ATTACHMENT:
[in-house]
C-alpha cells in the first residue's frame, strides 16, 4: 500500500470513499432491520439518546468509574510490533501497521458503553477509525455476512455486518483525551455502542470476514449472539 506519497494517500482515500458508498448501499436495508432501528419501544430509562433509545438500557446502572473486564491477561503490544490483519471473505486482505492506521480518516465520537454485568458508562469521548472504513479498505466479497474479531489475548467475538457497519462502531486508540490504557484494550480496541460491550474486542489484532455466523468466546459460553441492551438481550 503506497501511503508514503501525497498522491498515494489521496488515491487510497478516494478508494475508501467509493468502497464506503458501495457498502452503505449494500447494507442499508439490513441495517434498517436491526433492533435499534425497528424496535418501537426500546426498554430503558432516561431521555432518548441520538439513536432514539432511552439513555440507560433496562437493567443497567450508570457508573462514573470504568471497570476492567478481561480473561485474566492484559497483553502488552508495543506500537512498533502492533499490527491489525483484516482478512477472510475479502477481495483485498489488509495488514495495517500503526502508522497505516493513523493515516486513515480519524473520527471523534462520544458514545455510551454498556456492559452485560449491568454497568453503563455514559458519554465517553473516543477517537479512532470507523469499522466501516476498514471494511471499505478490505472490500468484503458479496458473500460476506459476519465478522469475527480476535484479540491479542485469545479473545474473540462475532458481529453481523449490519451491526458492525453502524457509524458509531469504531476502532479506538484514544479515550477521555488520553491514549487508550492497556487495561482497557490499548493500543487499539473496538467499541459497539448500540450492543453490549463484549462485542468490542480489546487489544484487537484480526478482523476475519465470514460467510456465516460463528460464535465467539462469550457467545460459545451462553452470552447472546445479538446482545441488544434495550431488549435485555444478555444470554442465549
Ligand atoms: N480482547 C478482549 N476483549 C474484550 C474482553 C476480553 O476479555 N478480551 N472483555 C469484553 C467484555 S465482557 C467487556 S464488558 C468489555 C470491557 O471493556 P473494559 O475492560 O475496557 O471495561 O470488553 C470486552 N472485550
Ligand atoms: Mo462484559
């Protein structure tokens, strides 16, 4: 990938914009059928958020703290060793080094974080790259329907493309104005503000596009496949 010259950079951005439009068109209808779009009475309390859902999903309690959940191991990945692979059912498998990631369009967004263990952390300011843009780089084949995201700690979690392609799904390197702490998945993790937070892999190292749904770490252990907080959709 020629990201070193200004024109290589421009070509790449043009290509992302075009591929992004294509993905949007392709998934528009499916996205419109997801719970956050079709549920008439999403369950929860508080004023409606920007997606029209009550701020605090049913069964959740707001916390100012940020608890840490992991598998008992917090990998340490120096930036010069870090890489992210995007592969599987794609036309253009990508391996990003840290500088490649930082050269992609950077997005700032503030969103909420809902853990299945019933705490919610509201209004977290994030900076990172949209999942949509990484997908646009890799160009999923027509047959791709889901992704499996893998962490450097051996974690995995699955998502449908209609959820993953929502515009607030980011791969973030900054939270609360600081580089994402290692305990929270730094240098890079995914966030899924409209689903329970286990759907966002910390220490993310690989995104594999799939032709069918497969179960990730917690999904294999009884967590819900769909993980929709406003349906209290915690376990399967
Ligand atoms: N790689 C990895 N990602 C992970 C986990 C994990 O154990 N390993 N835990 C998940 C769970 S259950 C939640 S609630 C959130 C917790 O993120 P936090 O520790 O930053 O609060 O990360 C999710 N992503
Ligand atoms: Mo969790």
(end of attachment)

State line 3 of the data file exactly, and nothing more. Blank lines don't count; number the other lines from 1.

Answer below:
Ligand atoms: N480482547 C478482549 N476483549 C474484550 C474482553 C476480553 O476479555 N478480551 N472483555 C469484553 C467484555 S465482557 C467487556 S464488558 C468489555 C470491557 O471493556 P473494559 O475492560 O475496557 O471495561 O470488553 C470486552 N472485550